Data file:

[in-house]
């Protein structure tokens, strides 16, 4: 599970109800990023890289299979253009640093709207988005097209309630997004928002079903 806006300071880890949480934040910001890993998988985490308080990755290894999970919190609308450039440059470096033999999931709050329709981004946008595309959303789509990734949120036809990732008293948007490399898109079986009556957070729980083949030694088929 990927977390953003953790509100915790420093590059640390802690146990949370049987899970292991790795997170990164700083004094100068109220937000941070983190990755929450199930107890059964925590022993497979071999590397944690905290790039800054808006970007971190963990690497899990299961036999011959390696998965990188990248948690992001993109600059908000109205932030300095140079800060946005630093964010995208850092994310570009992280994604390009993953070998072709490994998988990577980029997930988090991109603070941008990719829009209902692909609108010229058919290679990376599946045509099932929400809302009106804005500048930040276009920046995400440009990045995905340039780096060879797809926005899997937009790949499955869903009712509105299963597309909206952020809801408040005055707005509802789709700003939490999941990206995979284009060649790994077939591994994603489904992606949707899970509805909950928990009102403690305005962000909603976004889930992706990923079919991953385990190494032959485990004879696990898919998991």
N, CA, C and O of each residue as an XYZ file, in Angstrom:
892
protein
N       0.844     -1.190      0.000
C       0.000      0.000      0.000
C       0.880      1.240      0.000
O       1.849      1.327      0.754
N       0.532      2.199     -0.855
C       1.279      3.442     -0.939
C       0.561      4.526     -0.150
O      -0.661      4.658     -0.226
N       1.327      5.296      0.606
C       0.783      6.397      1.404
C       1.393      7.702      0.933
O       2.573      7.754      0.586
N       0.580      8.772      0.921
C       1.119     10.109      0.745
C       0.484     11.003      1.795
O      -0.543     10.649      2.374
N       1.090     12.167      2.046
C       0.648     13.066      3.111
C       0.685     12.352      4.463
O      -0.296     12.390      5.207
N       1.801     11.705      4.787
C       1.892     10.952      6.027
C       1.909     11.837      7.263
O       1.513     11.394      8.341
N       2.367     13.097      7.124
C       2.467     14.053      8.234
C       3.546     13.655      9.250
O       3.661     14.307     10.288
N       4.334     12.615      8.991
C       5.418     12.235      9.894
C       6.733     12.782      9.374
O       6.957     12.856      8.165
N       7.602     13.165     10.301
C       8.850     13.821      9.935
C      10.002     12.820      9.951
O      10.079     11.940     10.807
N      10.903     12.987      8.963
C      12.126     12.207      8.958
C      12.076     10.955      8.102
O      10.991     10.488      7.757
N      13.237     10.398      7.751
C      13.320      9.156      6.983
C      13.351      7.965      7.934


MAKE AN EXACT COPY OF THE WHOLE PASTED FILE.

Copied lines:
[in-house]
């Protein structure tokens, strides 16, 4: 599970109800990023890289299979253009640093709207988005097209309630997004928002079903 806006300071880890949480934040910001890993998988985490308080990755290894999970919190609308450039440059470096033999999931709050329709981004946008595309959303789509990734949120036809990732008293948007490399898109079986009556957070729980083949030694088929 990927977390953003953790509100915790420093590059640390802690146990949370049987899970292991790795997170990164700083004094100068109220937000941070983190990755929450199930107890059964925590022993497979071999590397944690905290790039800054808006970007971190963990690497899990299961036999011959390696998965990188990248948690992001993109600059908000109205932030300095140079800060946005630093964010995208850092994310570009992280994604390009993953070998072709490994998988990577980029997930988090991109603070941008990719829009209902692909609108010229058919290679990376599946045509099932929400809302009106804005500048930040276009920046995400440009990045995905340039780096060879797809926005899997937009790949499955869903009712509105299963597309909206952020809801408040005055707005509802789709700003939490999941990206995979284009060649790994077939591994994603489904992606949707899970509805909950928990009102403690305005962000909603976004889930992706990923079919991953385990190494032959485990004879696990898919998991």
N, CA, C and O of each residue as an XYZ file, in Angstrom:
892
protein
N       0.844     -1.190      0.000
C       0.000      0.000      0.000
C       0.880      1.240      0.000
O       1.849      1.327      0.754
N       0.532      2.199     -0.855
C       1.279      3.442     -0.939
C       0.561      4.526     -0.150
O      -0.661      4.658     -0.226
N       1.327      5.296      0.606
C       0.783      6.397      1.404
C       1.393      7.702      0.933
O       2.573      7.754      0.586
N       0.580      8.772      0.921
C       1.119     10.109      0.745
C       0.484     11.003      1.795
O      -0.543     10.649      2.374
N       1.090     12.167      2.046
C       0.648     13.066      3.111
C       0.685     12.352      4.463
O      -0.296     12.390      5.207
N       1.801     11.705      4.787
C       1.892     10.952      6.027
C       1.909     11.837      7.263
O       1.513     11.394      8.341
N       2.367     13.097      7.124
C       2.467     14.053      8.234
C       3.546     13.655      9.250
O       3.661     14.307     10.288
N       4.334     12.615      8.991
C       5.418     12.235      9.894
C       6.733     12.782      9.374
O       6.957     12.856      8.165
N       7.602     13.165     10.301
C       8.850     13.821      9.935
C      10.002     12.820      9.951
O      10.079     11.940     10.807
N      10.903     12.987      8.963
C      12.126     12.207      8.958
C      12.076     10.955      8.102
O      10.991     10.488      7.757
N      13.237     10.398      7.751
C      13.320      9.156      6.983
C      13.351      7.965      7.934